Division No. 1323
Adjournment Proceedings

7:20 p.m.

Progressive Conservative

Greg Thompson Charlotte, NB

Mr. Speaker, I am on my feet again on the hepatitis C issue. It is an issue that simply will not go away. Obviously the reason it will not go away is because the government has failed to deal with it in a manner that would be acceptable to Canadian people.

What I am speaking of is the settlement with our hepatitis C victims. Not one nickel of compensation has been received by the victims. It is hard to believe. It has been going on two years since the settlement was reached and not one victim has received a nickel. The only people who have received compensation are the lawyers for the federal government. I know members find that hard to believe, but only the lawyers for the federal government have received payment. My question to the minister a number of weeks ago was why? Why can the government not resolve this issue?

One of the parallels I drew that day is that the province of Ontario has again compensated those victims left outside the package. The package the federal government announced leaves out the victims prior to 1986 and after 1991. The premier of Ontario, although he comes under criticism from the House from time to time, had the courage to stand up and say, “Listen, we are going to compensate those victims regardless of when they became infected. They deserve compensation”.

The Liberal government opposite has not compensated one victim. The only people who have received compensation from the Liberal government are the lawyers representing the federal government in the suit.

We in the Progressive Conservative Party are asking the government to move on this issue and compensate the victims. Canadians want them to be compensated because they truly are victims. We want some action on the part of the federal government. The issue has dragged on now for a number of years. It has been two years since the compensation scheme was announced. People are still on the outside looking in. They need help. We want action. Will the government move on this issue?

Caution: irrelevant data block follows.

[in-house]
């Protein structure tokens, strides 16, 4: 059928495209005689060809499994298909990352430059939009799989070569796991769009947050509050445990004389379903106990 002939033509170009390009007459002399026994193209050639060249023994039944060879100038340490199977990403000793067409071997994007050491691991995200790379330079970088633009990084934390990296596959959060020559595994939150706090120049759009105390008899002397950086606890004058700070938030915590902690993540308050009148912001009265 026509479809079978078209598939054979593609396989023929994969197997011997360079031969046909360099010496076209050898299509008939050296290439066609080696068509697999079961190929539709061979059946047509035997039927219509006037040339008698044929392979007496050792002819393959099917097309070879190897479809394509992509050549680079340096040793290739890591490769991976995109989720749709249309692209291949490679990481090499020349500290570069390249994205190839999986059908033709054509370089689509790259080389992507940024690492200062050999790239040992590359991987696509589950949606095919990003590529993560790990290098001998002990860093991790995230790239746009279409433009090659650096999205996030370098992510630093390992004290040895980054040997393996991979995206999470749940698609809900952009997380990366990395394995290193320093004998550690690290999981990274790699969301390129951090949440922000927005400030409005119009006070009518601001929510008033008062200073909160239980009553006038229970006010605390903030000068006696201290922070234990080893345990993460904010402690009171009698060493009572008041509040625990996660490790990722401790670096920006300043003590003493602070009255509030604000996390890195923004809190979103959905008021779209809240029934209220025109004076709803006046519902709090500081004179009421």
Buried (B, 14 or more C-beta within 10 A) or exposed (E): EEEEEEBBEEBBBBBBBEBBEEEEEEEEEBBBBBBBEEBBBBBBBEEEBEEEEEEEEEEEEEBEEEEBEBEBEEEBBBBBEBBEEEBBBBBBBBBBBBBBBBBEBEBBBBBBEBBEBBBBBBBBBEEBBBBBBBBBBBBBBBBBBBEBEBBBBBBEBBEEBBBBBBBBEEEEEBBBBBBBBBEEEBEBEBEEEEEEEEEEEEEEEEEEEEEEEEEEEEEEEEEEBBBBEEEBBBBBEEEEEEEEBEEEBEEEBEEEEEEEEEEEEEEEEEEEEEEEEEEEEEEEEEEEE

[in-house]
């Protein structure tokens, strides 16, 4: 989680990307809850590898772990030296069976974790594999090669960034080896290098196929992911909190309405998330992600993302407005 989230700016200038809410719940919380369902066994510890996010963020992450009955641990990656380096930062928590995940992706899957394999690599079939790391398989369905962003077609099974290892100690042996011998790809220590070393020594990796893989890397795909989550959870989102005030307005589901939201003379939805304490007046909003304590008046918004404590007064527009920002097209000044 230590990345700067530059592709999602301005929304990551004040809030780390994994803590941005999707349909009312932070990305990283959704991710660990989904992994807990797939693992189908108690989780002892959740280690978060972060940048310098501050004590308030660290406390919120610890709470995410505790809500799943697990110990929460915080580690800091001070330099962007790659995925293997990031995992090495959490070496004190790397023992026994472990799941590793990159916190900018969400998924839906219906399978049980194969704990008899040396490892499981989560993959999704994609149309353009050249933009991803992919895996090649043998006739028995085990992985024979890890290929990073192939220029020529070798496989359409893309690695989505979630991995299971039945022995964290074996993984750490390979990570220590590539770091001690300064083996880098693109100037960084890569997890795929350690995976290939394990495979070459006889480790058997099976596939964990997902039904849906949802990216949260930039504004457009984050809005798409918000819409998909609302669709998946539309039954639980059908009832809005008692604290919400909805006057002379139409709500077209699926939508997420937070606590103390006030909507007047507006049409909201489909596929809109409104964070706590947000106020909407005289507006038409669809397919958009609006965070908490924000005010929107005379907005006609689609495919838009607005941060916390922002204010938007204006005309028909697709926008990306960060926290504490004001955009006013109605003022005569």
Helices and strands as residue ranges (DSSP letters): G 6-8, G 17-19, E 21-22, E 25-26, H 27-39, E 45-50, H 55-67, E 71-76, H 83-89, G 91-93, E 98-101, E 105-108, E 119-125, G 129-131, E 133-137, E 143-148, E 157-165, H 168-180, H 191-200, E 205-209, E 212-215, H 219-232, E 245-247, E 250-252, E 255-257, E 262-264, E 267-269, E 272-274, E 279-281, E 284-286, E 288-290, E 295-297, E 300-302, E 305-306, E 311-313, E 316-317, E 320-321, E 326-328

Division No. 1323
Adjournment Proceedings

7:20 p.m.

Anjou—Rivière-Des-Prairies
Québec

Liberal

Yvon Charbonneau Parliamentary Secretary to Minister of Health

Mr. Speaker, the government has committed approximately $1.4 billion to compensate and assist those infected with hepatitis C through the blood supply system.

Of this amount, our government has already spent $875 million in order to meet its financial obligations to victims under the 1986-1990 hepatitis C settlement agreement. Under this agreement, which was approved by the courts, we have probably succeeded in avoiding ten years of litigation. An independent administrator was appointed by the courts. A process for handling applications has been put in place and applicants' cheques should soon be issued.

In addition, in the case of those infected before 1986 and after 1990, the government has agreed to pay some $525 million towards care, rather than in hard cash. For it is care that people are greatly in need of when they are sick.

We consulted people throughout Canada. We listened to what they had to say and we took action accordingly, putting $50 million into hepatitis C research and the creation of community support programs. We have also set aside $125 million for improved safety and monitoring of the blood supply system.

I would also like to add that an important component of our contribution is an agreement with the provinces and territories to pay half the costs, up to $50 million, to identify and notify all individuals who have been infected with hepatitis C through the blood system so they can receive the care and treatment they need. We have offered a $300 million transfer to the provinces and territories. Our plan is sensible, it provides the care that people living with hepatitis C need and it is a compassionate plan.

Division No. 1323
Adjournment Proceedings

7:20 p.m.

The Deputy Speaker

The motion to adjourn the House is now deemed to have been adopted. Accordingly, this House stands adjourned until tomorrow at 10 a.m., pursuant to Standing Order 24(1).

(The House adjourned at 7.25 p.m.)